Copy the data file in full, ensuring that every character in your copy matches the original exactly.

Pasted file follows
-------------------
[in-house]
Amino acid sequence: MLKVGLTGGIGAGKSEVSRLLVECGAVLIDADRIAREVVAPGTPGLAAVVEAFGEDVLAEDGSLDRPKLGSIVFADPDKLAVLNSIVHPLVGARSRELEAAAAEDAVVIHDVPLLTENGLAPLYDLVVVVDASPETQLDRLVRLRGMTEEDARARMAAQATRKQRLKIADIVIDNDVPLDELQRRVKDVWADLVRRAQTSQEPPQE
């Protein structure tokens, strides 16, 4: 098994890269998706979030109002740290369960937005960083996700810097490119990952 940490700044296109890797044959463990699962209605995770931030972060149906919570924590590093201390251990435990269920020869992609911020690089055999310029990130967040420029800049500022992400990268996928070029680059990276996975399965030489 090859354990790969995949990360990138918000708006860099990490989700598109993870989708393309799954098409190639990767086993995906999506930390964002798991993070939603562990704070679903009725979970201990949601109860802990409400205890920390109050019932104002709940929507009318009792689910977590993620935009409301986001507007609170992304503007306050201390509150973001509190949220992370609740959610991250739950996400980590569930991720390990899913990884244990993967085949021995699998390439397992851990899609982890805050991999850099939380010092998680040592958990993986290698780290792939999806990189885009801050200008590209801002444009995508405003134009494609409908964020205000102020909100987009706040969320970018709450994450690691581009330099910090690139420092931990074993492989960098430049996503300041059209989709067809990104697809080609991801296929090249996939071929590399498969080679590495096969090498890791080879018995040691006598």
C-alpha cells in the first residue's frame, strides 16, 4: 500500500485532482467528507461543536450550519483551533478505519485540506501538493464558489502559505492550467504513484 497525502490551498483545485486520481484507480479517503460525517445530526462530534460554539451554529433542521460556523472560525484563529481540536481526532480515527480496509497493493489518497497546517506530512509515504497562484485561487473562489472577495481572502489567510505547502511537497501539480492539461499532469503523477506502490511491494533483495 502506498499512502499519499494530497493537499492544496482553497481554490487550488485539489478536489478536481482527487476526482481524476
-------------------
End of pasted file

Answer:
[in-house]
Amino acid sequence: MLKVGLTGGIGAGKSEVSRLLVECGAVLIDADRIAREVVAPGTPGLAAVVEAFGEDVLAEDGSLDRPKLGSIVFADPDKLAVLNSIVHPLVGARSRELEAAAAEDAVVIHDVPLLTENGLAPLYDLVVVVDASPETQLDRLVRLRGMTEEDARARMAAQATRKQRLKIADIVIDNDVPLDELQRRVKDVWADLVRRAQTSQEPPQE
């Protein structure tokens, strides 16, 4: 098994890269998706979030109002740290369960937005960083996700810097490119990952 940490700044296109890797044959463990699962209605995770931030972060149906919570924590590093201390251990435990269920020869992609911020690089055999310029990130967040420029800049500022992400990268996928070029680059990276996975399965030489 090859354990790969995949990360990138918000708006860099990490989700598109993870989708393309799954098409190639990767086993995906999506930390964002798991993070939603562990704070679903009725979970201990949601109860802990409400205890920390109050019932104002709940929507009318009792689910977590993620935009409301986001507007609170992304503007306050201390509150973001509190949220992370609740959610991250739950996400980590569930991720390990899913990884244990993967085949021995699998390439397992851990899609982890805050991999850099939380010092998680040592958990993986290698780290792939999806990189885009801050200008590209801002444009995508405003134009494609409908964020205000102020909100987009706040969320970018709450994450690691581009330099910090690139420092931990074993492989960098430049996503300041059209989709067809990104697809080609991801296929090249996939071929590399498969080679590495096969090498890791080879018995040691006598």
C-alpha cells in the first residue's frame, strides 16, 4: 500500500485532482467528507461543536450550519483551533478505519485540506501538493464558489502559505492550467504513484 497525502490551498483545485486520481484507480479517503460525517445530526462530534460554539451554529433542521460556523472560525484563529481540536481526532480515527480496509497493493489518497497546517506530512509515504497562484485561487473562489472577495481572502489567510505547502511537497501539480492539461499532469503523477506502490511491494533483495 502506498499512502499519499494530497493537499492544496482553497481554490487550488485539489478536489478536481482527487476526482481524476